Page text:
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Self-Repair Networks

De

This
book describes the struggle to introduce a mechanism that enables
next-generation information systems to maintain themselves. Our generation
observed the birth and growth of information systems, and the Internet in
particular. Surprisingly information systems are quite different from
conventional (energy, material-intensive) artificial systems, and rather
resemble biological systems (information-intensive systems). Many artificial
systems are designed based on (Newtonian) physics assuming that every element
obeys simple and static rules; however, the experience of the Internet suggests
a different way of designing where growth cannot be controlled but
self-organized with autonomous and selfish agents. This book suggests using game
theory, a mechanism design in
particular, for designing next-generation information systems which will be
self-organized by collective acts with autonomous components. The challenge of mapping a probability to time appears repeatedly in many forms throughout
this book.


The book contains interdisciplinary
research encompassing game theory, complex systems, reliability theory and
particle physics. All devoted to its central theme: what happens if
systems self-repair themselves?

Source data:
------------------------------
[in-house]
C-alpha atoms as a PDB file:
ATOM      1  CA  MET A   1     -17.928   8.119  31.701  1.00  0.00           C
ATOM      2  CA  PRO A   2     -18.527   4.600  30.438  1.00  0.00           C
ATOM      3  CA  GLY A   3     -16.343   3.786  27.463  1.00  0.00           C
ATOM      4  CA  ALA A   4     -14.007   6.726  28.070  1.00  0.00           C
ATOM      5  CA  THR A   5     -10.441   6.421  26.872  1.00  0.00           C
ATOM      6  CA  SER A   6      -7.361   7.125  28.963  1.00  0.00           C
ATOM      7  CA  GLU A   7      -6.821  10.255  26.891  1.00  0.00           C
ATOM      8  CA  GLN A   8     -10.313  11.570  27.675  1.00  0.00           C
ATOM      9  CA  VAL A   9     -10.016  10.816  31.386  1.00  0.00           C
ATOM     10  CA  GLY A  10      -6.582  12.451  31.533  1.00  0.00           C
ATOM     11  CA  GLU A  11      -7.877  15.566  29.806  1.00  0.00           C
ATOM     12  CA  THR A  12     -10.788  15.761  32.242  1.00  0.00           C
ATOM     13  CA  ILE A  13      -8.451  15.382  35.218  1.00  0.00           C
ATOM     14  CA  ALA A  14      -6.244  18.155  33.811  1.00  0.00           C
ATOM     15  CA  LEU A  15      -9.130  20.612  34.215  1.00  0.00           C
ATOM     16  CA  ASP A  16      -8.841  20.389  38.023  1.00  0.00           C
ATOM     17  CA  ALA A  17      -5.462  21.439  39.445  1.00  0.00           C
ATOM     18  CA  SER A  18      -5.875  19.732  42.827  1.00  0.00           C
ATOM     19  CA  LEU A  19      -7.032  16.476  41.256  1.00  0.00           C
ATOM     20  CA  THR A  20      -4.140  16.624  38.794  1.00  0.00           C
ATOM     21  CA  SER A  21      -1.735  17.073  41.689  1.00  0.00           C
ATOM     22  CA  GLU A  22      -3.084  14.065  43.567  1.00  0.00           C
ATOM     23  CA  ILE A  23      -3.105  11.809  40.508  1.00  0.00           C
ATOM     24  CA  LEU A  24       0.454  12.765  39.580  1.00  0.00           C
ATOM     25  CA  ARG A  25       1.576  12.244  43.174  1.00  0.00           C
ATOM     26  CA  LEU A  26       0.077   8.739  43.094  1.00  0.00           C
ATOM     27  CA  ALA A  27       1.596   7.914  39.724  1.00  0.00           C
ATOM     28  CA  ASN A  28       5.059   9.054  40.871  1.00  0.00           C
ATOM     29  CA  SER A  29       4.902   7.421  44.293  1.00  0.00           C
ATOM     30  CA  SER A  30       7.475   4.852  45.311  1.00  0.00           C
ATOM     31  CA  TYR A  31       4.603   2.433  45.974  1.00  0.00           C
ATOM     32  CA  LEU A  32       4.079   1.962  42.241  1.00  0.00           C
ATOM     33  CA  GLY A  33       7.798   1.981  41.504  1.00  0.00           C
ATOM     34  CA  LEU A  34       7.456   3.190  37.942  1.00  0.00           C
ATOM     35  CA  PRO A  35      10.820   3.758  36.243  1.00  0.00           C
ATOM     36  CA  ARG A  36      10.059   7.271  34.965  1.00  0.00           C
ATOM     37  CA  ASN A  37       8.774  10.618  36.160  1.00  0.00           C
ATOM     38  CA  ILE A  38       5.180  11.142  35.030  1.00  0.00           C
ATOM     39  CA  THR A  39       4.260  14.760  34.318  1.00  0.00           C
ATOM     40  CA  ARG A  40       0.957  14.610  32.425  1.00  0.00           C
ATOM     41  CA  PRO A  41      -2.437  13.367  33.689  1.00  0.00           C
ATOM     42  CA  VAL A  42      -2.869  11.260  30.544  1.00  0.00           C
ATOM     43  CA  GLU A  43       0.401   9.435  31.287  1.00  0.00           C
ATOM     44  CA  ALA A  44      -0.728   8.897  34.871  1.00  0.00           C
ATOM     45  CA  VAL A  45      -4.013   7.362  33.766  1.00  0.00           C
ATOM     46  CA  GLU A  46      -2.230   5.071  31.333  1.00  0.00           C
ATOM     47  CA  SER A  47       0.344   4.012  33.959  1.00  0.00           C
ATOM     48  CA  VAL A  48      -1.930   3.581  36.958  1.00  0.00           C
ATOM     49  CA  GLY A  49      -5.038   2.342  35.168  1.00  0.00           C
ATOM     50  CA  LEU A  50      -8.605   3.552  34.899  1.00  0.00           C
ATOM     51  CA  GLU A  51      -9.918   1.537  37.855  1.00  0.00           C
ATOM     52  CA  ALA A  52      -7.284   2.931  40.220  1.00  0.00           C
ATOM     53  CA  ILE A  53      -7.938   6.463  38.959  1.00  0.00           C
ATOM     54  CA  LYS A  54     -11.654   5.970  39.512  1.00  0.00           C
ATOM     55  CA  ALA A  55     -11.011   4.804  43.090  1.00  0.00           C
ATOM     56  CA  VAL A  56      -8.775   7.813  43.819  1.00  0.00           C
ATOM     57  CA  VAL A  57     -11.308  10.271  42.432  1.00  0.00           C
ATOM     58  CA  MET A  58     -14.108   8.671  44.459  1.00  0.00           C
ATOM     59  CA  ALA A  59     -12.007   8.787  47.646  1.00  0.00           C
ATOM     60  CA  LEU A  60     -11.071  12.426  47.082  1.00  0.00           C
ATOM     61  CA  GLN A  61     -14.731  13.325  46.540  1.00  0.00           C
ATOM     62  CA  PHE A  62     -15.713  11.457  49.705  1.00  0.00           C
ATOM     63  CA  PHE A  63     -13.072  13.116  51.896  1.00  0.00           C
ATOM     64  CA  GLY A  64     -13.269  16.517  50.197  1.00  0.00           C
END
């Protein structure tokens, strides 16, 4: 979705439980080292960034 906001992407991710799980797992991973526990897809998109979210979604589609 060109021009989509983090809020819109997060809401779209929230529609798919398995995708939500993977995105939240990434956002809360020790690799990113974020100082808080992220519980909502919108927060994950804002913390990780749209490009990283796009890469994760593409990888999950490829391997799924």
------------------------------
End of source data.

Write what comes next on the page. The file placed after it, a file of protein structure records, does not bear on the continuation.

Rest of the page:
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This book describes the struggle to introduce a mechanism that enables next-generation information systems to maintain themselves. Our generation observed the birth and growth of information systems, and the Internet in particular. Surprisingly information systems are quite different from conventional (energy, material-intensive) artificial systems, and rather resemble biological systems (information-intensive systems). Many artificial systems are designed based on (Newtonian) physics assuming that every element obeys simple and static rules; however, the experience of the Internet suggests a different way of designing where growth cannot be controlled but self-organized with autonomous and selfish agents. This book suggests using game theory, a mechanism design in particular, for designing next-generation information systems which will be self-organized by collective acts with autonomous components. The challenge of mapping a probability to time appears repeatedly in many forms throughout this book.
The book contains interdisciplinary research encompassing game theory, complex systems, reliability theory and particle physics. All devoted to its central theme: what happens if systems self-repair themselves?